Living & Working in Camphill
Everyone in Camphill contributes to the sustaining of the community according to his or her ability, striking a balance between personal interest and community need. This may mean working together with people with developmental and other disabilities in a craft workshop producing a beautiful woven fabric or wooden toys; working in the community store and cafe; producing bread, baked goods and preserved foods for community households, for the café, and for distribution to shops and outlets; working on the farm with the animals, pastures, chickens, orchards, crops; and landscape gardening, maintaining and beautifying the property.
Camphill staff, called coworkers, live and work alongside people with developmental and other disabilities in one of twelve Camphill communities in North America. Coworkers come from around the globe, and from diverse backgrounds. Individuals and families alike join our communities to share their lives together, working alongside each other towards a common goal and building lasting friendships. Members of each house community are responsible for the care, beauty, maintaining and running of the home. They support each other in the daily work and create a unique social culture, which includes a focus on communal meals. Coworkers are responsible for the health and care needs of the people they live with.
Being a coworker in Camphill requires stamina, perseverance and an openness to learn. For those excited by this challenge, the rewards are manifold: personal satisfaction, friendships, discovering new interests and capacities, developing skills, making a difference, being part of a community effort for world healing. The selection process tends to give priority to those who are able to contribute more to the community and the people Camphill serves than they require personal support and healing for themselves.
How are Coworkers Supported?
Our communities create environments where every person and every aspect of the natural world can be appreciated, valued and learned from. All coworkers are supported in Camphill under arrangements that provide for their living needs, including full room and board, medical insurance (depending on the community), vacation time, a modest stipend for personal needs, Waldorf education for long-term coworker children (if there is a Waldorf School nearby) and formal and on-the-job training in. Training includes providing human support, empowerment and caregiving (social therapy), educating children with disabilities (curative education), organic and biodynamic agriculture, the healing arts and therapies, and crafts.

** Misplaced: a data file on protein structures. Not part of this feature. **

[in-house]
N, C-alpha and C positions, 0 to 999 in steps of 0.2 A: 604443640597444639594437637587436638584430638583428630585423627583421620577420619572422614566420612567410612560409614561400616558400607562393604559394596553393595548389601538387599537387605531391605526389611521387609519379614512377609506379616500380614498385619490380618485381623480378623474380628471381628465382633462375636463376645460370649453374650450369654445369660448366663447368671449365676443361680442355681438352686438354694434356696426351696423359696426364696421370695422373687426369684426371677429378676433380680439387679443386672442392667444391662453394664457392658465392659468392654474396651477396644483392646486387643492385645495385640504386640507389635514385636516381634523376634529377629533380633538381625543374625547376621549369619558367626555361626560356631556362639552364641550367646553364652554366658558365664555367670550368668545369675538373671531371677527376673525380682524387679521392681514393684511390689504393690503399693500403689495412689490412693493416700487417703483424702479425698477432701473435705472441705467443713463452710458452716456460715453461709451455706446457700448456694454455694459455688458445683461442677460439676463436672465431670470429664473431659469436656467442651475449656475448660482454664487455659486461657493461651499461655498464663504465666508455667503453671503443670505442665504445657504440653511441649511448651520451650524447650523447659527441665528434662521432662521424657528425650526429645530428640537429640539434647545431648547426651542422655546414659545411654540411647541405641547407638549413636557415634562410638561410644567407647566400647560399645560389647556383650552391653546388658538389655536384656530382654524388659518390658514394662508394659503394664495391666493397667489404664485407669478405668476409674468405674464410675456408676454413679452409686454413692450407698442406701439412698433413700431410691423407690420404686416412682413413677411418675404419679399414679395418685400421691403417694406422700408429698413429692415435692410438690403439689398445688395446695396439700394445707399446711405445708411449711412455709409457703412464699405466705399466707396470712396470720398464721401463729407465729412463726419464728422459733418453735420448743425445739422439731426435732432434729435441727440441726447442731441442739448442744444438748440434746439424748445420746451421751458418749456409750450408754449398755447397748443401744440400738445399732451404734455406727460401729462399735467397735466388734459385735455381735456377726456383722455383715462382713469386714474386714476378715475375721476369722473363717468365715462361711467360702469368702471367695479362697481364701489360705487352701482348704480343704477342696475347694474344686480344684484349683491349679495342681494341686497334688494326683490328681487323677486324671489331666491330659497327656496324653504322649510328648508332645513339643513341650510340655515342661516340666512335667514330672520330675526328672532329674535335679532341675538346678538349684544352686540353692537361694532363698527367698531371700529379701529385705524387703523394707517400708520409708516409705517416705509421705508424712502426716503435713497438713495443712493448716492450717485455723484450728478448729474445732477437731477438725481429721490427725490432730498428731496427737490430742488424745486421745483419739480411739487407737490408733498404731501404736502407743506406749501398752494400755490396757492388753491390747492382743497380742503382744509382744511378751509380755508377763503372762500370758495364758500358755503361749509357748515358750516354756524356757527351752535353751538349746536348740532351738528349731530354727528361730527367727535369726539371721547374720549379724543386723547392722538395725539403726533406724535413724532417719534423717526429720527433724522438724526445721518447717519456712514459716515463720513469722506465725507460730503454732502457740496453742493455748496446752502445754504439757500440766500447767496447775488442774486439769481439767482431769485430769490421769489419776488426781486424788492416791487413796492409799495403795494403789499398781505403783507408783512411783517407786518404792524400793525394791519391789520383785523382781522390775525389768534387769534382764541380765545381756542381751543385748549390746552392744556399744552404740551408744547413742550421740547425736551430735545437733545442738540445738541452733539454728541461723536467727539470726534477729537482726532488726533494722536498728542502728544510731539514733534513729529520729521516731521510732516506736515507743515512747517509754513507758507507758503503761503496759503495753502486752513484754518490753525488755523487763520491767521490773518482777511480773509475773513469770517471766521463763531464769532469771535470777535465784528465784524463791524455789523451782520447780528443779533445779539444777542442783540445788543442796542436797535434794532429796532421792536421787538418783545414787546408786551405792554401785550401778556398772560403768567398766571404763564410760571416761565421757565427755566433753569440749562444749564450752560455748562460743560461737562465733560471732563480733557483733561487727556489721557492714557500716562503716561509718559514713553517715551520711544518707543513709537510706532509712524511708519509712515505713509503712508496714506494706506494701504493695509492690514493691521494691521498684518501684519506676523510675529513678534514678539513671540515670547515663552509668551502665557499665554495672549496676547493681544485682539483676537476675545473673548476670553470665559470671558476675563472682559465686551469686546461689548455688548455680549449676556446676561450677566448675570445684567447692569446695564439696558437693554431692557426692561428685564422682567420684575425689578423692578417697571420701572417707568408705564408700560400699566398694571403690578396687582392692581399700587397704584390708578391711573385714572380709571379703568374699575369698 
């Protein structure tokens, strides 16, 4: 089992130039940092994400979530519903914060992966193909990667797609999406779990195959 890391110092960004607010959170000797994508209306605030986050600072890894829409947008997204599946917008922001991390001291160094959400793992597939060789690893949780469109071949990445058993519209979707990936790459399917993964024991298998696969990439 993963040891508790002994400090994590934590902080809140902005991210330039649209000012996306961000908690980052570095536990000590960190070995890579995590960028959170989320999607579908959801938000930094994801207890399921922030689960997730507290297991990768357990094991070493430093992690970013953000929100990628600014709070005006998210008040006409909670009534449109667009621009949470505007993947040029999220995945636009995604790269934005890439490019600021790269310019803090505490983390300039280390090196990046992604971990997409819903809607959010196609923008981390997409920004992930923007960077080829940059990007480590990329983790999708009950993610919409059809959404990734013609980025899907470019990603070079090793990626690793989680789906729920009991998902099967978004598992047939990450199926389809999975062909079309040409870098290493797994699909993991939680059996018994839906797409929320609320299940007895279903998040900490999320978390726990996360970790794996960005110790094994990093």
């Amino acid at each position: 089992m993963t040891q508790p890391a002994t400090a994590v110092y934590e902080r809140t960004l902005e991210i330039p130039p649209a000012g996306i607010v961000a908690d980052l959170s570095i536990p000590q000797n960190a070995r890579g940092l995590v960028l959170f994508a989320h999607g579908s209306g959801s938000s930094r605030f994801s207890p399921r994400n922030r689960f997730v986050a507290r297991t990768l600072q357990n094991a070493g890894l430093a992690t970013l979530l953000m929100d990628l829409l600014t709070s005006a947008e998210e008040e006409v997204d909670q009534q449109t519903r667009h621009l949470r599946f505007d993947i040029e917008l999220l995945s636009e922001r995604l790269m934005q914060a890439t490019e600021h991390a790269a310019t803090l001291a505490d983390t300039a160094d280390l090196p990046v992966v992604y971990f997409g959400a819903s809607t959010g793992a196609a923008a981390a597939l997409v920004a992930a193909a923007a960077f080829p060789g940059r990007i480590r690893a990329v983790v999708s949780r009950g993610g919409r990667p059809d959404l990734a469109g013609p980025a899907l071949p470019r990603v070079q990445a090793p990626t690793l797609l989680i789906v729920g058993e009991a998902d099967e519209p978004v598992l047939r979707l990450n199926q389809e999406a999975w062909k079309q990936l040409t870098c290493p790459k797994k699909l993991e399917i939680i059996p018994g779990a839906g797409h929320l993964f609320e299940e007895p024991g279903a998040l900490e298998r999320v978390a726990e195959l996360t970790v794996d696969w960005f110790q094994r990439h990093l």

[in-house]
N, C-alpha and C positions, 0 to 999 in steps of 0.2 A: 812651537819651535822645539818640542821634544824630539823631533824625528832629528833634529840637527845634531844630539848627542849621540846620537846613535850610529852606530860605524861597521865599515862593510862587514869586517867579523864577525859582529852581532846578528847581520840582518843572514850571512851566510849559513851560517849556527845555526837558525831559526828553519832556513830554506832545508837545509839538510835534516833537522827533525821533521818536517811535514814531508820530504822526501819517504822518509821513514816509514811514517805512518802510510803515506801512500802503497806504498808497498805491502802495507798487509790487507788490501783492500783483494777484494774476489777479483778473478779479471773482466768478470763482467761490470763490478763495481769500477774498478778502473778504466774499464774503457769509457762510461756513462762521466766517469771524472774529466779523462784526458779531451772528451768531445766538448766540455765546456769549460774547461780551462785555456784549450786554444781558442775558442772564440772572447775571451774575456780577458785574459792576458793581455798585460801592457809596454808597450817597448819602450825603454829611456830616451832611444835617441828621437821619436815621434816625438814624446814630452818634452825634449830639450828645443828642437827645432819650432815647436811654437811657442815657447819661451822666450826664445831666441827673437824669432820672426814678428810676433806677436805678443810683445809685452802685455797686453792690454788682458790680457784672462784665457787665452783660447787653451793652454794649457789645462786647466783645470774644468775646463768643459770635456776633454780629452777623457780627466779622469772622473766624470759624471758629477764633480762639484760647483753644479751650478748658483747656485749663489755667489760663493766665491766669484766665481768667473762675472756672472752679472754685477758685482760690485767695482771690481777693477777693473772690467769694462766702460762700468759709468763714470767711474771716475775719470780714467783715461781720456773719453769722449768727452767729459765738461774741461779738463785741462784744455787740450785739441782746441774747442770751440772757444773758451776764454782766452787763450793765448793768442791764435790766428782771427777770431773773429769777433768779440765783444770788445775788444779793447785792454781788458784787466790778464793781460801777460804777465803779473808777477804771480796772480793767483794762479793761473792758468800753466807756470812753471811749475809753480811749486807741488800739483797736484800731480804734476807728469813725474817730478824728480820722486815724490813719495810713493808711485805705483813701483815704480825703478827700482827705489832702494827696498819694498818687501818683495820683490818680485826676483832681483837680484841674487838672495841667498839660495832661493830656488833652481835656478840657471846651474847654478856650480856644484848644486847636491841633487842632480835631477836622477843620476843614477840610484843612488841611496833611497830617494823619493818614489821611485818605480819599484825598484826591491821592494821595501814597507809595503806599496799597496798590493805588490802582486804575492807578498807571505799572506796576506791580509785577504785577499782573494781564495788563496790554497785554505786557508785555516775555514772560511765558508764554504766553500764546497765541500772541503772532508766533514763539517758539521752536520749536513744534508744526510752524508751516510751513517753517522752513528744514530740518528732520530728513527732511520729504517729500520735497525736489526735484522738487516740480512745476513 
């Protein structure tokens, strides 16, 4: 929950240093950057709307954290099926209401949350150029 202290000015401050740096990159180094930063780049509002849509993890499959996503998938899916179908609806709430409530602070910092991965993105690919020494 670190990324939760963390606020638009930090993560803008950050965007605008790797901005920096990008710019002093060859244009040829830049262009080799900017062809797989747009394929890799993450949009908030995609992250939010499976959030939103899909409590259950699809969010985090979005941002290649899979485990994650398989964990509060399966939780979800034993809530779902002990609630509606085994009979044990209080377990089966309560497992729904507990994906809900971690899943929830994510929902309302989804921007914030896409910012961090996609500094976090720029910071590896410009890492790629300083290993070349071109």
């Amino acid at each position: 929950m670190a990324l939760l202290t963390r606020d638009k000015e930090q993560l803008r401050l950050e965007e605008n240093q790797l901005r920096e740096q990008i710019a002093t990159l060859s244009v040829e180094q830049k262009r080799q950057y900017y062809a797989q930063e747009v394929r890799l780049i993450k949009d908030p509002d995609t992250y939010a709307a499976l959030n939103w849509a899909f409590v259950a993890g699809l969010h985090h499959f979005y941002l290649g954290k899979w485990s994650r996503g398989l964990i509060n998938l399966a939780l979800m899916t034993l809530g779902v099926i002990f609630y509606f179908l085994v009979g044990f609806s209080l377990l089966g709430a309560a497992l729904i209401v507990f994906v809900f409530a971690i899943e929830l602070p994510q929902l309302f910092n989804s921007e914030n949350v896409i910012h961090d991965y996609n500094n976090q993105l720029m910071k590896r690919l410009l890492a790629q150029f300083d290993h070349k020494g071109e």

We have a FAQ page which addresses many common questions about life in our communities, you can access that page here.
Individuals with developmental disabilities come to live and work in our communities and share their abilities and gifts. Living in a Camphill community is an opportunity for anyone to live, work, grow and find happiness and meaning in their lives. If you know an individual with developmental disabilities who has an interest in living in community, engaging in a rich cultural life and taking part in meaningful work we encourage you to contact the community of your interest to learn more about their admissions process. We have all of those contacts listed on our admissions page.
Opportunities for Study in Our Communities
Through the Camphill Academy, resident coworkers in Camphill communities across North America can pursue full-time practice-integrated studies leading to a Certificate of Foundation Studies or a Diploma in Curative Education or Social Therapy. Professional certification programs are recognized by the International Curative Education and Social Therapy Council.
The Camphill Academy is also a member of the University of the State of New York’s National Program on Noncollegiate Sponsored Instruction (National PONSI) and students can earn college credit for most of its learning experiences, which can be applied towards suitable BA completion programs.